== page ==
Heirloom knitting

A valuable object that has belonged to a family for several generations.

Families here in North America used to be different. A young woman setting off on her new life would have a chest full of items that her Mother would have set aside for her. Many of the pieces would likely be heirlooms. They would be used and treasured and then passed on again, in due time.

Sometime recently, (within the last fifty or sixty years), most people give away old things. Instead, they covet brand new purchases, in glossy wrapping and a branded carry bag, from a store. More than likely, these items, (and all the components within), have travelled a very far distance. Hundreds and maybe thousands of people have been involved in the manufacture, distribution, selling and marketing of any one item.

The more popular idea of “heirloom” is often associated with vegetable seeds. A growing trend of new age urban pioneers, are going back to the land to grow food. The old seeds have been saved and the resulting plants taste better, are more beautiful to look at and are very rare.

Lately, I’ve been thinking about this idea of creating heirloom products. I’ve been saving my own tomato and pumpkin seeds for years, with great success. (I even grabbed a handful of poppy seeds from a neighbour, as I walked by!) My sister’s sweet pea’s will adorn 2 areas of my garden this year. Every time I walk by their sweet scent, I will smile and think of her. But can a Mother really expect to have a wearing apparel item passed down and appreciated by her family? Even jewelry seems to go out of fashion in a relatively short period of time.

I’ve come to the conclusion that if I might want to have something passed down through my family, it needs to be of a certain quality. Then I take a quick cruise through my closet and realize, there is virtually nothing in there that could become an heirloom. Almost all my clothes are disposable. Purchased from mass retailers, relatively “trend-right”, these things will not pass the test of time.

The few potential pieces I own are fabulous jewelry, hand-made by my Aunt. (One day, when she is a famous designer, they will be highly coveted pieces, even outside our family.) So I recently turned to my Aunt for help.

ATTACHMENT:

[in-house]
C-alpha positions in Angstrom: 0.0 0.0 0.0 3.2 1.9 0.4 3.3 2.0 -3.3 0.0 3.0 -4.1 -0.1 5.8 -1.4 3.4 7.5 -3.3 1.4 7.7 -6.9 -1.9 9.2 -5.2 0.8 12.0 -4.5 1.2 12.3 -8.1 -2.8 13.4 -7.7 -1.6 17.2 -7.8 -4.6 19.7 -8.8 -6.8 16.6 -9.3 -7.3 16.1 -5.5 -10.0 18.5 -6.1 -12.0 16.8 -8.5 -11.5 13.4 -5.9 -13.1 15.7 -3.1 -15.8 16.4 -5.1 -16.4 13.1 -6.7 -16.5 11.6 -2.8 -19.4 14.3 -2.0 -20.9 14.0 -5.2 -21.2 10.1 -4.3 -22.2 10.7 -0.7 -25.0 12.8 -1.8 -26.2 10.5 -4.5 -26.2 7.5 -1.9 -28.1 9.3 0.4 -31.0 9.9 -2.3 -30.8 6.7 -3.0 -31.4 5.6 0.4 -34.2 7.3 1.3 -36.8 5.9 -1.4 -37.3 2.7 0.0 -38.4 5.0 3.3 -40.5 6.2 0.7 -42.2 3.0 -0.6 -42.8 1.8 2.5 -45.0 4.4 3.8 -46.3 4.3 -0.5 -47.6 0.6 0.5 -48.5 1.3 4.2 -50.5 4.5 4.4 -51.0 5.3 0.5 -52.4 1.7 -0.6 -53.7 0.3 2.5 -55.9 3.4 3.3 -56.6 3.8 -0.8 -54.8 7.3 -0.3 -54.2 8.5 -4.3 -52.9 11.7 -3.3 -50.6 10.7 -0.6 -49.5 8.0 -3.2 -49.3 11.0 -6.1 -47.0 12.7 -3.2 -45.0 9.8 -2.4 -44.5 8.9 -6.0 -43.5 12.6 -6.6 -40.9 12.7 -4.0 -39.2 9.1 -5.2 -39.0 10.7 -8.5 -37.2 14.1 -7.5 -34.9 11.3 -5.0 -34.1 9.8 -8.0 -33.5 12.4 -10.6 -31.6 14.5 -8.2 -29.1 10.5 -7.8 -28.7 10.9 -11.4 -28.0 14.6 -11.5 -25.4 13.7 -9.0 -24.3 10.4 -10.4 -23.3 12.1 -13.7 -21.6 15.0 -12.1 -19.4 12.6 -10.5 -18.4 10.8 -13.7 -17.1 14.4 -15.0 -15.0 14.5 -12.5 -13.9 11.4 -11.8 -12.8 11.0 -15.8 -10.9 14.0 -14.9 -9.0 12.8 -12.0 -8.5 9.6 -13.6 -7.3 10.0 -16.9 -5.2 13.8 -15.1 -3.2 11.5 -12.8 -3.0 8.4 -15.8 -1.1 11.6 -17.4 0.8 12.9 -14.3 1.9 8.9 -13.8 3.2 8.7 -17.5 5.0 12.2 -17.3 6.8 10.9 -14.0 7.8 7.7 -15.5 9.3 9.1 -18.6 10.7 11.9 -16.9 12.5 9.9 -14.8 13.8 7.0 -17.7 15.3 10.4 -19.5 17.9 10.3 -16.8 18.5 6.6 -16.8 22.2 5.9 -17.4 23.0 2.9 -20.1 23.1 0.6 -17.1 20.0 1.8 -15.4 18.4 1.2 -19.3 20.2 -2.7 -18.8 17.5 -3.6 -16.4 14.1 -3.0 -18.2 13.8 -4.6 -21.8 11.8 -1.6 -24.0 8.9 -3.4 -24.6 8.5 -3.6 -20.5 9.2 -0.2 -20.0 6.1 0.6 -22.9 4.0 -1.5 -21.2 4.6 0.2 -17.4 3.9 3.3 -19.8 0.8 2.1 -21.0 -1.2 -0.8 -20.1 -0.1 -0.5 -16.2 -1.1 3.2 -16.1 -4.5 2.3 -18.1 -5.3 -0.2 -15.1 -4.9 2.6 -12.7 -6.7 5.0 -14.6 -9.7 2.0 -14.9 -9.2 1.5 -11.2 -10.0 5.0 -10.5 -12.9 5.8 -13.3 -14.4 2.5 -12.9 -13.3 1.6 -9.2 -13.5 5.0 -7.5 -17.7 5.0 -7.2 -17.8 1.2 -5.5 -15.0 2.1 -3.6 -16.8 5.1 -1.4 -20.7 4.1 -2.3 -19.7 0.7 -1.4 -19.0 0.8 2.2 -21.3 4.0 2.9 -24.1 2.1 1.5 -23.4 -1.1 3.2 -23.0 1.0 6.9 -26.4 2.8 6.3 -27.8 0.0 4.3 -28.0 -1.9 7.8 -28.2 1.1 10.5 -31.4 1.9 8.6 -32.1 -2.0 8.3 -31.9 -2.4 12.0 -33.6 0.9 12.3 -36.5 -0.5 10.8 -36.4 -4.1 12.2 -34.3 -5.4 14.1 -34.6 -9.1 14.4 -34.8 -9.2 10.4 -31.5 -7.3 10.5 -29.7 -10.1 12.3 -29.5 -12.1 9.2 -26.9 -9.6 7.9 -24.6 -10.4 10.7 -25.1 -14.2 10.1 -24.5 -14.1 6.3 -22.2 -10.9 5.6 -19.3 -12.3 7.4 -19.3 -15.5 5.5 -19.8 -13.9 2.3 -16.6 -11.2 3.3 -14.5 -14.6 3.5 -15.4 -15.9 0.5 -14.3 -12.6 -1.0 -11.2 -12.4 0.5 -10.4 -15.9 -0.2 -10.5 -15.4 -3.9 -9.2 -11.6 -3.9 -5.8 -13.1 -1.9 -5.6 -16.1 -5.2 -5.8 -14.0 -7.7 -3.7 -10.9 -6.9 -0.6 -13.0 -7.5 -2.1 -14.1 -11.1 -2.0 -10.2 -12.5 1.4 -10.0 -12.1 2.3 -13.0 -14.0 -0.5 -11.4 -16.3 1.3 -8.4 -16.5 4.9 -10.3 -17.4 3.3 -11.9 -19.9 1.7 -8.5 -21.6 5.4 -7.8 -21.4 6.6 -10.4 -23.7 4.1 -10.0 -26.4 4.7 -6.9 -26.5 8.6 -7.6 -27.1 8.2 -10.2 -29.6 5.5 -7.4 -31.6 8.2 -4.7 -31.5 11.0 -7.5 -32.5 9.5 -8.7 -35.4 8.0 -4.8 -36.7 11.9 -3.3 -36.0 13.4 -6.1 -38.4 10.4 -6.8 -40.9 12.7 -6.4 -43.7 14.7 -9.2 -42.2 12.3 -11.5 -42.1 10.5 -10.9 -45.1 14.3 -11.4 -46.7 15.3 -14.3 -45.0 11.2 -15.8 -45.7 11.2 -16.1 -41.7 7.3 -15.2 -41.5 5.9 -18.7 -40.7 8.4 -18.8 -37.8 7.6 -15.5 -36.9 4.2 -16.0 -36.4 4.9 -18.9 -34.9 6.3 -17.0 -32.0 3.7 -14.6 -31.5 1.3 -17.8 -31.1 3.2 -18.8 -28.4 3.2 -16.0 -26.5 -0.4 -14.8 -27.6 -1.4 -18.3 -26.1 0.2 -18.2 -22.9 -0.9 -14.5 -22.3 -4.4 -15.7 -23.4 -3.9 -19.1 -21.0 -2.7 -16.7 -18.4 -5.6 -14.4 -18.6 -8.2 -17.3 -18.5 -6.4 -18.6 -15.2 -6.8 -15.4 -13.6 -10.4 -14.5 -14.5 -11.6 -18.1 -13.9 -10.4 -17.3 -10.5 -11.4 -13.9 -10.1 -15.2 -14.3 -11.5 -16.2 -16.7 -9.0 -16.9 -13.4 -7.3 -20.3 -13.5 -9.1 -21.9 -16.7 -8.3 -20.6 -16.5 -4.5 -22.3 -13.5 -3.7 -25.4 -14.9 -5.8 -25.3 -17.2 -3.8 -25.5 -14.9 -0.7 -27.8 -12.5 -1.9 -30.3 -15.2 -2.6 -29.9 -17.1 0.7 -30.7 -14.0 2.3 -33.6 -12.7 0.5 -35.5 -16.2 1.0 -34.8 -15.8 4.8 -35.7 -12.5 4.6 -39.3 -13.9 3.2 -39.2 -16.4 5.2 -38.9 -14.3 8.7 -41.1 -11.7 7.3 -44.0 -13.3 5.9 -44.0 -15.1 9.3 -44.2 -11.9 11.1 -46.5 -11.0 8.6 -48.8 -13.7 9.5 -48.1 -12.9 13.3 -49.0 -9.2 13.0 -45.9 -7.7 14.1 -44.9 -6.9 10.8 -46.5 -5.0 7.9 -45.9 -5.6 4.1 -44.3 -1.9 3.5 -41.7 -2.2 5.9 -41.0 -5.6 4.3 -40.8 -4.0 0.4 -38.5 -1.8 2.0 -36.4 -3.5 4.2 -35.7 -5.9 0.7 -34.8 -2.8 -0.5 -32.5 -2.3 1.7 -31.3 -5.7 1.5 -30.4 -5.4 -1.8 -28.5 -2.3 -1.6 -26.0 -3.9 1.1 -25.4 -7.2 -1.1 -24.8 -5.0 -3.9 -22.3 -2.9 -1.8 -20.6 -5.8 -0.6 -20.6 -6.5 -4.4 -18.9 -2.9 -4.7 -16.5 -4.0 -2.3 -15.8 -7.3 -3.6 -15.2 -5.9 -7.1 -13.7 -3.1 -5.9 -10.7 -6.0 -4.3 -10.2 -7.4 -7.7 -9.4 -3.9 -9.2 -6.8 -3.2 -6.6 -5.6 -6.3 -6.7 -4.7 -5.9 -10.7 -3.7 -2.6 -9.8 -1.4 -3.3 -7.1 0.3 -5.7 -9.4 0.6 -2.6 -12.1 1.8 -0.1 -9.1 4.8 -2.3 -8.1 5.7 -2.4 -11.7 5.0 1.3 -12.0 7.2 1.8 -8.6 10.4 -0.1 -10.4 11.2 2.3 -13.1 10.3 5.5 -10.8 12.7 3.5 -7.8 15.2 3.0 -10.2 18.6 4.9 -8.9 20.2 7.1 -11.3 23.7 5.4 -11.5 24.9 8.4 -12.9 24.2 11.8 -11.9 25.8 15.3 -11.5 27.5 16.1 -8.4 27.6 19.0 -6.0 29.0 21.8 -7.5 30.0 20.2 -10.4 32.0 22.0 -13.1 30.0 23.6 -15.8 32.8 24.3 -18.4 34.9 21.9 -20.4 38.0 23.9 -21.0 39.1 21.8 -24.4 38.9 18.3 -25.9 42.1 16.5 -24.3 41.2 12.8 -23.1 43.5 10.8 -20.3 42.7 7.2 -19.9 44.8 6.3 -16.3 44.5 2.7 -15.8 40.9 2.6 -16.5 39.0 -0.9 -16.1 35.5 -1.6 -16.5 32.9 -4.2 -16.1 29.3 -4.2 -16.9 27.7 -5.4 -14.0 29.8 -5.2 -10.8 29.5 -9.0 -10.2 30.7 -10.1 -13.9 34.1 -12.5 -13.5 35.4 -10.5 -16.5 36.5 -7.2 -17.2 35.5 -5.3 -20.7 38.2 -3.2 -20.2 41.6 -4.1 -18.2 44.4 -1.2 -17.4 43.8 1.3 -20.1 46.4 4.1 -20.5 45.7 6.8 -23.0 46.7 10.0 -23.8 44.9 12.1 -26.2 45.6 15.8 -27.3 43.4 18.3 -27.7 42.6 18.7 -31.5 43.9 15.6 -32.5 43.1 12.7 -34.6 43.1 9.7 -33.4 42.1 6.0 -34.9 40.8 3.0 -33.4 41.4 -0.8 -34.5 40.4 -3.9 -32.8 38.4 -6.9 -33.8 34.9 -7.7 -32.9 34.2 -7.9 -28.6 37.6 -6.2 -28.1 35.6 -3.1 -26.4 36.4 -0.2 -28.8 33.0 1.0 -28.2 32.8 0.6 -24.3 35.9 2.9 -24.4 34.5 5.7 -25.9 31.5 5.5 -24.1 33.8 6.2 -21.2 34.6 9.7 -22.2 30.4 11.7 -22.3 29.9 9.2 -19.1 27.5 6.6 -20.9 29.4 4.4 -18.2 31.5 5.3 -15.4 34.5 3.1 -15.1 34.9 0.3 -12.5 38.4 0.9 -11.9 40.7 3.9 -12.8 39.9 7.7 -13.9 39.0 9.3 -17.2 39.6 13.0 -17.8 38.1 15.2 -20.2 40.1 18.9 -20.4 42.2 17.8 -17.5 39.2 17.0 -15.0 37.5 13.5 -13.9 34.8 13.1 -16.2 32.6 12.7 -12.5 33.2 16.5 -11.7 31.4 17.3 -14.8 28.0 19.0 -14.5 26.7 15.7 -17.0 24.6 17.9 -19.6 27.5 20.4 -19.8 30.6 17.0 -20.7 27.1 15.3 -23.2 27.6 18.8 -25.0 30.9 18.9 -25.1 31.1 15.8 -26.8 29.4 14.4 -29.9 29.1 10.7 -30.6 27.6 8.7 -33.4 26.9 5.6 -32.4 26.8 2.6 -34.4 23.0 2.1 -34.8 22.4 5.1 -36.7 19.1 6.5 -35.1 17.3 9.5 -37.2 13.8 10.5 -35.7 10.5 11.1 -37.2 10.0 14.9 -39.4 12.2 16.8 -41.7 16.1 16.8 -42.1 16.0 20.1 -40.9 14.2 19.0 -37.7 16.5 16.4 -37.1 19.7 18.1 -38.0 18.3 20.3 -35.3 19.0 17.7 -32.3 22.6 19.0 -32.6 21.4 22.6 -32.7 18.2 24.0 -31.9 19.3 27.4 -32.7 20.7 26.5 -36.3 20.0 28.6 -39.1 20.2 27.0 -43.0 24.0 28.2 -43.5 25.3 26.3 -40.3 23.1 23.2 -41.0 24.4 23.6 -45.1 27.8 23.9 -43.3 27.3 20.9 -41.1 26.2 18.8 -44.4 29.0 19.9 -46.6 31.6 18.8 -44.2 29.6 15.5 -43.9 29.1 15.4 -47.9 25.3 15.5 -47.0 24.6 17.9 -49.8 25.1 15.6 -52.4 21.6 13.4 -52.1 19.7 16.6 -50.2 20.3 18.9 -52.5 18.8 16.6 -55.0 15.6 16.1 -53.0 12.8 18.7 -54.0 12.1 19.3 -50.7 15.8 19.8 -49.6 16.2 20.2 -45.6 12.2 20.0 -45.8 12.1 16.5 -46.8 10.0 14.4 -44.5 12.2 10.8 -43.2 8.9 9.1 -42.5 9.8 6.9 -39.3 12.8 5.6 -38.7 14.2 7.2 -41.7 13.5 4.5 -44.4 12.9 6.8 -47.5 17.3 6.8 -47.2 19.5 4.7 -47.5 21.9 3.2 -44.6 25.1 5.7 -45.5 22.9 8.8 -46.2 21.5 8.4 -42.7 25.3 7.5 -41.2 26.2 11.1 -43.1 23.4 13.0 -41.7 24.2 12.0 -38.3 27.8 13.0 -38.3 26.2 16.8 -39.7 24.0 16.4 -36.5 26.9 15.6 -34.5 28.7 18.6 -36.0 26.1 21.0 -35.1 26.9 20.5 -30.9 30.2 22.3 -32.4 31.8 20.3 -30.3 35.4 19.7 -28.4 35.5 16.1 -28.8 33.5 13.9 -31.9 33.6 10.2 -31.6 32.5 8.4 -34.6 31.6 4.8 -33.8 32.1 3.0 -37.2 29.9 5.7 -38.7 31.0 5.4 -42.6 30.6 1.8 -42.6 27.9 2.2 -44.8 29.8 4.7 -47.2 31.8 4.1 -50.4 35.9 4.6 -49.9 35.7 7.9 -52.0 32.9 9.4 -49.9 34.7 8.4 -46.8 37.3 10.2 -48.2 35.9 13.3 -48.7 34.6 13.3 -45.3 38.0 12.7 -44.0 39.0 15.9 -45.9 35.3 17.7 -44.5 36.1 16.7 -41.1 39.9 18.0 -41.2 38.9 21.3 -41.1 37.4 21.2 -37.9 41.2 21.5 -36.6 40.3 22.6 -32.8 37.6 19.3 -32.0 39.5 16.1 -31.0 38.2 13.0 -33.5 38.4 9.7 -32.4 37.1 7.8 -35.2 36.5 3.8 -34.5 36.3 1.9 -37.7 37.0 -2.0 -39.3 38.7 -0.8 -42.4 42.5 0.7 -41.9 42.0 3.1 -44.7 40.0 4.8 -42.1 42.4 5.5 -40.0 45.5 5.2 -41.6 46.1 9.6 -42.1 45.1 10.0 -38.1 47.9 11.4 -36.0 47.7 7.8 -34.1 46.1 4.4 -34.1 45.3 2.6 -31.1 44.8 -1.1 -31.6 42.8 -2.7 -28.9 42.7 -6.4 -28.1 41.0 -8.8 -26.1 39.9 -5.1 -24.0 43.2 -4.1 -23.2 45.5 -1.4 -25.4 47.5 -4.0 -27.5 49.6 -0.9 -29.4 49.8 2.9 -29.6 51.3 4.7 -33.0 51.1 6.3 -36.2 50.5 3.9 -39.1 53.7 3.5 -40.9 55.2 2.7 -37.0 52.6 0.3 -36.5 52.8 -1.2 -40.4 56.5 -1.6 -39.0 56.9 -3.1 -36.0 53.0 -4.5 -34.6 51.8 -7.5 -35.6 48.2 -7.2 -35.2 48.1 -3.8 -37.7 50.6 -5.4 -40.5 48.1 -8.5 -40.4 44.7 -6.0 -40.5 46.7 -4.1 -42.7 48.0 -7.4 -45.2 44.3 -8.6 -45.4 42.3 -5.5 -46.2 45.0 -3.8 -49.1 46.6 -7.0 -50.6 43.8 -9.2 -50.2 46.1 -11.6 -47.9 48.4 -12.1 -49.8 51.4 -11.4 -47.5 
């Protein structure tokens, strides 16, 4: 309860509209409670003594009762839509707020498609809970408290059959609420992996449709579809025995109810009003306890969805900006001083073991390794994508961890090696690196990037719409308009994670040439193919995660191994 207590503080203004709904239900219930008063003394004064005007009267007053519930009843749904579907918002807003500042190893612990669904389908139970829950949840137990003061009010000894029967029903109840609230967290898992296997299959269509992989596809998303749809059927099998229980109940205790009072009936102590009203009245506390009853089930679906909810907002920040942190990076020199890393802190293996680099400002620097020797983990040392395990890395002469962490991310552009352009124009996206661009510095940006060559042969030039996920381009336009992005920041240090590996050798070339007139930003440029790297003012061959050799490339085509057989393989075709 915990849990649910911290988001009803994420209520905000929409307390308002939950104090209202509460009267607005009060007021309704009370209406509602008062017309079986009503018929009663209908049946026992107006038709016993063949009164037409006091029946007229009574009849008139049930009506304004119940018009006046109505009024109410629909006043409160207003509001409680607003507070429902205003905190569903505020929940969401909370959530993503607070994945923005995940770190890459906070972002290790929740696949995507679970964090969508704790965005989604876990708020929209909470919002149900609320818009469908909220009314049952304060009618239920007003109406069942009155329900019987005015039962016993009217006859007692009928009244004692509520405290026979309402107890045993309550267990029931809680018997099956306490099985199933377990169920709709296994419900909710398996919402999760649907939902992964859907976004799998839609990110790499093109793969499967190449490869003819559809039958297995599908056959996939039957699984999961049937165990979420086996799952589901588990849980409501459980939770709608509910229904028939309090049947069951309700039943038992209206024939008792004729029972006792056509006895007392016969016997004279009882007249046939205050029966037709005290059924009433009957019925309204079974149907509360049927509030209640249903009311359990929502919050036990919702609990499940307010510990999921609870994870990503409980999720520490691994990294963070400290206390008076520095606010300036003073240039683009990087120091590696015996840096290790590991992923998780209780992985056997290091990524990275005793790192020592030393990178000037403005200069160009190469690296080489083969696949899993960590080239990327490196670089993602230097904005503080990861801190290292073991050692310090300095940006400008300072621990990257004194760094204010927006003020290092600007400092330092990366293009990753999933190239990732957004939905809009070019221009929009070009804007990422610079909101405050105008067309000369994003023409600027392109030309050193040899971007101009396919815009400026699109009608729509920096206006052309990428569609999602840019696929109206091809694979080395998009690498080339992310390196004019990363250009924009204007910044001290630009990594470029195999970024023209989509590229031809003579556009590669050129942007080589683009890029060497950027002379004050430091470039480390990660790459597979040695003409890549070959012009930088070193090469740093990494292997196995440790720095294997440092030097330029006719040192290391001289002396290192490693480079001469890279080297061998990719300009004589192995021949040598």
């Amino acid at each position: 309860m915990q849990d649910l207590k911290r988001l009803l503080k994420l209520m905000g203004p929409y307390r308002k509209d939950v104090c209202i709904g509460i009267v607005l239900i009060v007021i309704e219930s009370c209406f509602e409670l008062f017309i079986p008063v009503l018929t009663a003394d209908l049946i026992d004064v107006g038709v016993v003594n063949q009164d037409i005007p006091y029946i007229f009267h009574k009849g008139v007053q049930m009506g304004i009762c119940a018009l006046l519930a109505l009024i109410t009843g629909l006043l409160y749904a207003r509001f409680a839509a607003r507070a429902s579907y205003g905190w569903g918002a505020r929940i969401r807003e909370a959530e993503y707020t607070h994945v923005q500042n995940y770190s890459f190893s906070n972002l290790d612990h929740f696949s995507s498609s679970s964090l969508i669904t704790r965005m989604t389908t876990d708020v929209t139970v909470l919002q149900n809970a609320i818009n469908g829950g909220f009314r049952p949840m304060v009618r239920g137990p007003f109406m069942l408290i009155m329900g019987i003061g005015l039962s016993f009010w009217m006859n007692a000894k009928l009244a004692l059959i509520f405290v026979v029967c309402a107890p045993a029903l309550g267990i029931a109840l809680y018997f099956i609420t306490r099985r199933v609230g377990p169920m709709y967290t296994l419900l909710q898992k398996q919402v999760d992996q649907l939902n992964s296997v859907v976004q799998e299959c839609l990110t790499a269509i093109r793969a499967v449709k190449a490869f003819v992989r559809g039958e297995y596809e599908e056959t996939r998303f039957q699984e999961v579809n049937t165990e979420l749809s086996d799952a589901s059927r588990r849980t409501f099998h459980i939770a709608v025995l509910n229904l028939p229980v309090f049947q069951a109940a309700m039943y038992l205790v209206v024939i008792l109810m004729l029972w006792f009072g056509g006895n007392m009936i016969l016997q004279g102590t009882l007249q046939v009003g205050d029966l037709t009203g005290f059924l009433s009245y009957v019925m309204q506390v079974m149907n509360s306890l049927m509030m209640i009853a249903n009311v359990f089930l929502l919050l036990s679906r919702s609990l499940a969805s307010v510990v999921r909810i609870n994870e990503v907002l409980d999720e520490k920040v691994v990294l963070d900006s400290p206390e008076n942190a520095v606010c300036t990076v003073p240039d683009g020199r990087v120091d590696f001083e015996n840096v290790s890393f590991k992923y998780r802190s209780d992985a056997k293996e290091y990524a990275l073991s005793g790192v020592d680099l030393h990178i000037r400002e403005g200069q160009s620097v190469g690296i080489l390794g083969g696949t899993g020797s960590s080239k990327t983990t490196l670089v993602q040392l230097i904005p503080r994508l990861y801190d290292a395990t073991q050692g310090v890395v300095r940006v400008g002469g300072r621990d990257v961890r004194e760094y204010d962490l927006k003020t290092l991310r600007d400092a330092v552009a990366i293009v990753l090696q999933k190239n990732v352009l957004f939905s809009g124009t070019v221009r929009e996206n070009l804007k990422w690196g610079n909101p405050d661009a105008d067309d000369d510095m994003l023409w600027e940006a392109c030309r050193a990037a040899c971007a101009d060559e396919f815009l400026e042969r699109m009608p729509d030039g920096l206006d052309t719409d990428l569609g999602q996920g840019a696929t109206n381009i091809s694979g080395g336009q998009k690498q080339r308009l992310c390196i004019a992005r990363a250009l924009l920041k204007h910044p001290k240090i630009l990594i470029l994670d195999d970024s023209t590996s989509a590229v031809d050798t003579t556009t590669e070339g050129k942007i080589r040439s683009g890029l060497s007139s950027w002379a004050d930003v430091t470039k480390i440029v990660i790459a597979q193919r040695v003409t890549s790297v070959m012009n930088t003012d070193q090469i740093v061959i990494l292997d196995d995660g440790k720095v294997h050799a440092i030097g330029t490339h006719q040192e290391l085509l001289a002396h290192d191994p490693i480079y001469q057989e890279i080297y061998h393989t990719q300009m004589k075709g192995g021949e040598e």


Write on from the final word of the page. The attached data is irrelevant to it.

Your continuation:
I had come across a fantastic pattern for a wrap from the blog of Purl Soho in New York City. Purl Bee published the details for an Amazing Seed Stitch Wrap. The yarns could easily be purchased from the link provided and I could have been half-finished by now. But, in order for this to be my piece, I needed to choose my own colors. That is near impossible to do online. Then there was the problem of the cashmere costing $50 per hank. (The project calls for 4 of them!)

As luck would have it, Gina Brown’s came to the rescue again. (I’ve written about the Calgary location before – “Increasing stash“.) So we made the pilgrimage to Kitsilano in Vancouver. With help from the actual Granddaughter of Gina Brown – Kristina, we created an array of colours and yarns that will be my signature wrap. And maybe, if I’m lucky, this piece will have stories to tell as it adorns the shoulders of women in my family as time marches on.

Gina Browns Kits_web

Gina Brown shawl_web

Yarns shown here, (from the left):

  • Glazed carrot – Malabrigo
  • (Peach) shade 0201 – Sublime
  • Lettuce – Malabrigo
  • Lavanda – Malabrigo
  • (Light lavender) shade 0011 – Sublime
  • Azules – Malabrigo
  • (Light teal) shade 0109 – Sublime
  • (Stone) colour 300027 – Debbie Bliss
  • Fresco Y Seco – Malabrigo
  • (Teal) shade 0227 – Sublime
  • Vaa – Malabrigo

More about these yarns:

  • Malabrigo Rios – Pure Merino Superwash, made in Peru
  • Sublime – 75% extra fine merino, 20% silk, 5% cashmere
  • Debbie Bliss – 55% Merino wool, 33% microfibre, 12% cashmere

4 thoughts on “Heirloom knitting

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